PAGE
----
Robert Munger’s talk on "Knowing God’s Will"

When a person has come to believe in God and that God calls people to follow him, the often asked question is, “How do I know what God wants me to do?” At Urbana 81, Robert Munger talked about “Knowing God’s Will.” Here are my notes:

How do we make right decisions (that is, the decisions that God wishes for us to make) and is there a process that assures us that we are doing God’s will for us?

Basic Principles of Guidance Found in Jesus’ Call

Jesus, while physically here on earth, called people to follow him. And he calls people to follow him while he is physically absent from the earth.

  1. “The call of Jesus is first and always to himself, to walk with him and be at this side.” Our response should be to make a “wholehearted, irrevocable decision to follow Jesus Christ, to live for him, to be his.”
  2. “. . . the greatest work in all the world is to make Jesus Christ known as Savior and Lord.”
  3. Jesus is our shepherd. “Sheep are stupid animals . . . [but] the shepherd’s call and encouragement, his rod and staff, make sure that every sheep in the flock will arrive safely.”
  4. The key to guidance: “we must be willing to do God’s will before we know what it is. To trust ourselves to him. To be taught, shaped and led as he shall choose.”

Some Practical Procedures

  1. “Offer yourself to daily to God.”
  2. “Pray for guidance and grace. Ask him to make his way plain to you and put his desires within you.”
  3. “Inform the mind . . . People are guided by what they know, not by what they don’t know.”
    “We are guided by the truth of God’s word.” We can learn much in the Bible about what is important to God as we study his actions in history and as we study his words spoken to people in the past.”
    “We are guided also by the facts of God’s world.”
  4. Spend time with other Christians who are wise and know God’s word who can provide support, encouragement, wise counsel, and accountability. [Greg’s addition: But be careful of those who seek to control your life and imply that to do God’s will you must do what they say.]
  5. Start where you are. Don’t think that this or that has to change before you can start. Jesus said that he would be with us and never leave us. Give yourself to God, pray for his direction, study his word, get wise counsel and take that next step.

The Gift of Pain

During a recent Bible study, we were discussing the “Fall of Man” (Genesis 3). As part of the consequences of Adam and Eve’s disobedience, God says, “. . . cursed is the ground because of you; in pain you shall eat of it all the days of your life; thorns and thistles it shall bring forth for you; and you shall eat the plants of the field” (Genesis 3:17b-18). That seemed a little curious to many of them, that this would be a particular consequence of their disobedience.

I asked, “Is pain a good thing or a bad thing?

Immediately someone said, “A bad thing.” Only a few seconds passed and someone else said, “A good thing.”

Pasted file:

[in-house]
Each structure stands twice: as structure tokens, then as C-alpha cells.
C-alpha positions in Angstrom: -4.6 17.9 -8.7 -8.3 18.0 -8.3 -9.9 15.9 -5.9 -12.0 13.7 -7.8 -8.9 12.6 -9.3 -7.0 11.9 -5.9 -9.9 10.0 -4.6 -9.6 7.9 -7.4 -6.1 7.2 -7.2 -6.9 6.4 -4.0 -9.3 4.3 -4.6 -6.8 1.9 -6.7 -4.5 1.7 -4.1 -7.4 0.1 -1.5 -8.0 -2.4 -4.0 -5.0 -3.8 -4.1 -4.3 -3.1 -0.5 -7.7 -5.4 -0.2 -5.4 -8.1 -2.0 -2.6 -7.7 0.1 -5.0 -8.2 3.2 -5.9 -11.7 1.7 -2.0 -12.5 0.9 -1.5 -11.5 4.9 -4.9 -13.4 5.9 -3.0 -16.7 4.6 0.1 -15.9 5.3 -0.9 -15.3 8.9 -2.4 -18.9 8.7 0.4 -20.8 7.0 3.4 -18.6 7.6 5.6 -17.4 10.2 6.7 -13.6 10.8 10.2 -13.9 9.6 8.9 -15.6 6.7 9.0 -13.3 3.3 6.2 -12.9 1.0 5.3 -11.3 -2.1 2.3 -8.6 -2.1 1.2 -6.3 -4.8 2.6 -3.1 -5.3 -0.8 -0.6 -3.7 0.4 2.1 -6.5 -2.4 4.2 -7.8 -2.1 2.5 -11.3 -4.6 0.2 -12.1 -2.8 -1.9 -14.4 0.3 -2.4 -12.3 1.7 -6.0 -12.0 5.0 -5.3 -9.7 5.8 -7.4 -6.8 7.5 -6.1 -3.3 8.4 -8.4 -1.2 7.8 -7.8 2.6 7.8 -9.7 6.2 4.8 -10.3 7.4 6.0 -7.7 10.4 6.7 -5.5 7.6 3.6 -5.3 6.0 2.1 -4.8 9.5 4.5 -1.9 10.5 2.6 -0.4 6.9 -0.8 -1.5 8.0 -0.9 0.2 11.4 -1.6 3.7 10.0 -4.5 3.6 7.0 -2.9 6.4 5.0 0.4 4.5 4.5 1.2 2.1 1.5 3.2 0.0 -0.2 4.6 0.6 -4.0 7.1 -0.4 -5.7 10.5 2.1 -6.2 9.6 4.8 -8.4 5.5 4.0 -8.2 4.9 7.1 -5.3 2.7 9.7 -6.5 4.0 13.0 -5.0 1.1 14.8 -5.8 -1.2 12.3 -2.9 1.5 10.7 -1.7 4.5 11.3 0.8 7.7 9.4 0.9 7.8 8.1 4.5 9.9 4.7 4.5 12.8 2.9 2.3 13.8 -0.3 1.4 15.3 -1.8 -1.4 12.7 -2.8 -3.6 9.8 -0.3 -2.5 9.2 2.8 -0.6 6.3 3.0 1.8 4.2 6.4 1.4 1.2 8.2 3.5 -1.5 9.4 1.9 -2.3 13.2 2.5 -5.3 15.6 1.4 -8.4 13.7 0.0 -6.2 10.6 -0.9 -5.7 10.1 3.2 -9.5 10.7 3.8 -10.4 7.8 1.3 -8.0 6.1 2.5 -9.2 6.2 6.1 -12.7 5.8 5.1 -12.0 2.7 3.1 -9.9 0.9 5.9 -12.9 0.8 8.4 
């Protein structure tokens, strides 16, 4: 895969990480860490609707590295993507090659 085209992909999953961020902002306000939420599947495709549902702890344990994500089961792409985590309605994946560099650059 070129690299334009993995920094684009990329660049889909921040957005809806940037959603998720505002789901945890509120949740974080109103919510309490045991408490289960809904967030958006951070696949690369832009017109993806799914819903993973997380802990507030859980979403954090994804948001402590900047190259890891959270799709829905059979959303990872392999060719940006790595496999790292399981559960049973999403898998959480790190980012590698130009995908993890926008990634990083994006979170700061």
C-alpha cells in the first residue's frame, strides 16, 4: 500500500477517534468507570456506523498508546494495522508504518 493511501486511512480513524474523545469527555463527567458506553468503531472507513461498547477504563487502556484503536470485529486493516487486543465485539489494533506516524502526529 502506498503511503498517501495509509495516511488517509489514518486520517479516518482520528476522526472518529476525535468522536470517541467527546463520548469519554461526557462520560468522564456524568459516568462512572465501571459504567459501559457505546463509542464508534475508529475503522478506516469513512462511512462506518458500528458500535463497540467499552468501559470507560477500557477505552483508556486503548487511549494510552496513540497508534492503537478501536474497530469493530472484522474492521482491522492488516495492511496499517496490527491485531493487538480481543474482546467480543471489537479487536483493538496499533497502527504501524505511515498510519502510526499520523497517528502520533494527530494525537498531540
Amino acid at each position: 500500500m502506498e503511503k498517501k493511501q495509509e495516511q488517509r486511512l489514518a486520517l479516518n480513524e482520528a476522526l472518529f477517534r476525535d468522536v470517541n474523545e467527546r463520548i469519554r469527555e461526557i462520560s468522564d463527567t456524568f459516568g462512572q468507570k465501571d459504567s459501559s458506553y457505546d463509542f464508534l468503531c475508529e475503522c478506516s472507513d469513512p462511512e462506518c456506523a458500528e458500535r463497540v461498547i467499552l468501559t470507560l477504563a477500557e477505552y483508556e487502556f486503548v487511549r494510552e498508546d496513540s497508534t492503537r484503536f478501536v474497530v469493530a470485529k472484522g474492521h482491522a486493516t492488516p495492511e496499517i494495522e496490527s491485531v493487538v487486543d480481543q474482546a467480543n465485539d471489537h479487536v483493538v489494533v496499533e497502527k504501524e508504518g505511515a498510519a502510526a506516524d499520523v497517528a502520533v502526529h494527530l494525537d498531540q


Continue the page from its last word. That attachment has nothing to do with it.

Together, we imagined what it would be like if we could not experience pain. It soon became apparent that pain was necessary to let us know that something is wrong and that pain itself was not the bad thing; it is the condition that causes the pain.

So what is the worst condition in which a person could find themselves? It is to be eternally alienated from the only source of life and goodness: the Creator. And that is just where Adam and Eve were; alienated from God. But God had altered his creation in order to remind not only Adam and Eve, but also their descendants, that they need him.

In Haggai 2:17 it reads, “‘I struck you and all the products of your toil with blight and with mildew and with hail, yet you did not turn to me,’ declares the Lord.”

When difficulty comes and disaster strikes, let it be a reminder of how much we need him, and then turn to him. “Let us then with confidence draw near to the throne of grace, that we may receive mercy and find grace to help in time of need” Hebrews 4:16 (ESV).

Don’t Forget to Row

I was reading in Wayne Grudem’s “Systematic Theology,” Chapter 16 on “God’s Providence.” He referenced the story in Acts 27:13-44 where Paul is traveling to Rome and the ship is being threatened by a storm. An angel of the Lord appears to Paul and says, “”Do not be afraid, Paul; you must stand before Caesar. And behold, God has granted you all those who sail with you.” Then Paul says to those on the ship, “So take heart, men, for I have faith in God that it will be exactly as I have been told. But we must run aground on some island.” There were 276 people on the ship.

Later, sensing the danger, some of the sailors attempted to abandon ship. Paul said, “Unless these men stay in the ship, you cannot be saved.” As I have read that passage in the past, I thought it odd that their preservation would be dependent upon all staying on the ship. God promised to save them; why did all need to stay on the ship? If some chose to risk their life by trying to escape on their own, why would that jeopardize those who remained?

Grudem says, “We may sometimes forget that God works through human actions in his providential management of the world.” As you read on in the story, you see that the sailors were needed. While God was choosing to save them, there were some remaining maneuvers that the sailors needed to perform in order to get them close enough to shore so that they could get safely to the beach.

We are told to ask that God would give us our daily bread (Matthew 6:11), but we are also told that those who do not work will not eat (2 Thessalonians 3:10). So, when God promises deliverance from danger, don’t forget to row.